Santa Barbara, Calif. –– Anyone who has ever had a urinary tract infection knows that they can be difficult to fight.
The bacterium E. coli is responsible for about 80 percent of human urinary tract infections. Scientists at the University of California, Santa Barbara have made important strides in understanding E. coli at the molecular level in an effort to discover the mechanisms by which E. coli cause urinary tract infections. The findings, the result of two years of study, are published in the November 19 issue of the journal Molecular Cell.
In this study, the scientists –– all associated with the Department of Molecular, Cellular and Developmental Biology –– focused on the mechanisms by which these bacteria, which normally live in the bowel, adhere to and colonize the urinary tract.
The scientists, Aaron D. Hernday, Bruce A. Braaten, Gina Broitman-Maduro, Patrick Engelberts, and David A. Low, studied how the expression of "pili" on the surface of the E. coli cells is controlled by environmental conditions. "Pili" are hair-like cell surface structures that play an important role in the adherence of the cells. If the cells cannot adhere and colonize, then they wash out of the urinary tract.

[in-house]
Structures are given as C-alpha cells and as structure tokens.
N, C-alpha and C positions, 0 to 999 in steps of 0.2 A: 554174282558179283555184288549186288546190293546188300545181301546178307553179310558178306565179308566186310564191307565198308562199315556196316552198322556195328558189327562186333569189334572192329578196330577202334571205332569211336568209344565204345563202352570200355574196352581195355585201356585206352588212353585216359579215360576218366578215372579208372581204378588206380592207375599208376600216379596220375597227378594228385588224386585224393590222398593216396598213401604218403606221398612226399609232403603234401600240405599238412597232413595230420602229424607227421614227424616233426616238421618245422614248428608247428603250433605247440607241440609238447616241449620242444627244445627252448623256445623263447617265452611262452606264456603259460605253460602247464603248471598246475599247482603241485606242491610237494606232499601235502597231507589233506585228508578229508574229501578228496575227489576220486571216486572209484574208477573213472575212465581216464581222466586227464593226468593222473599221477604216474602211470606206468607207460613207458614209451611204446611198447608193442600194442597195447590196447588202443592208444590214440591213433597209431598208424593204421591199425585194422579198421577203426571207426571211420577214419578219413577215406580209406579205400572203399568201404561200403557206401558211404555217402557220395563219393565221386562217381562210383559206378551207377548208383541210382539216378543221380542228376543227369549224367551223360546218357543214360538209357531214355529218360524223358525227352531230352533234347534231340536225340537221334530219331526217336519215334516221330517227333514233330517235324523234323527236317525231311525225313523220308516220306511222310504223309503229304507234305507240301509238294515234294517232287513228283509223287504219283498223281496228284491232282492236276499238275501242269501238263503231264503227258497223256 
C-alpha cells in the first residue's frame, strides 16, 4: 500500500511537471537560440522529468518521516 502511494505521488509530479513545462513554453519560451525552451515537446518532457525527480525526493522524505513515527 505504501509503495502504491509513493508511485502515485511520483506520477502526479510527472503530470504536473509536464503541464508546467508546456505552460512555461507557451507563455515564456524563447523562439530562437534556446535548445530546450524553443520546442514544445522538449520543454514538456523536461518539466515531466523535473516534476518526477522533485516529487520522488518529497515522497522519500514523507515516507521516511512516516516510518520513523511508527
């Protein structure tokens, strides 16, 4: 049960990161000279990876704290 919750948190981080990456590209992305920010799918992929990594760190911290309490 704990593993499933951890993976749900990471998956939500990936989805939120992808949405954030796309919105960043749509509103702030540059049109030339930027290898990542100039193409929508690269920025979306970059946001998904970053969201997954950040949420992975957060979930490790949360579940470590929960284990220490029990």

Certain stressful conditions can influence the genetic "switch" that causes the bacteria to be covered in pili. According to the findings this switch is either on or off. The study shows a mechanism by which a sensor called Cpx detects stressful environmental conditions and sends a signal to turn the switch off. This response may be important in allowing bacterial survival under stressful conditions.
The above post is reprinted from materials provided by University Of California - Santa Barbara. Note: Materials may be edited for content and length.
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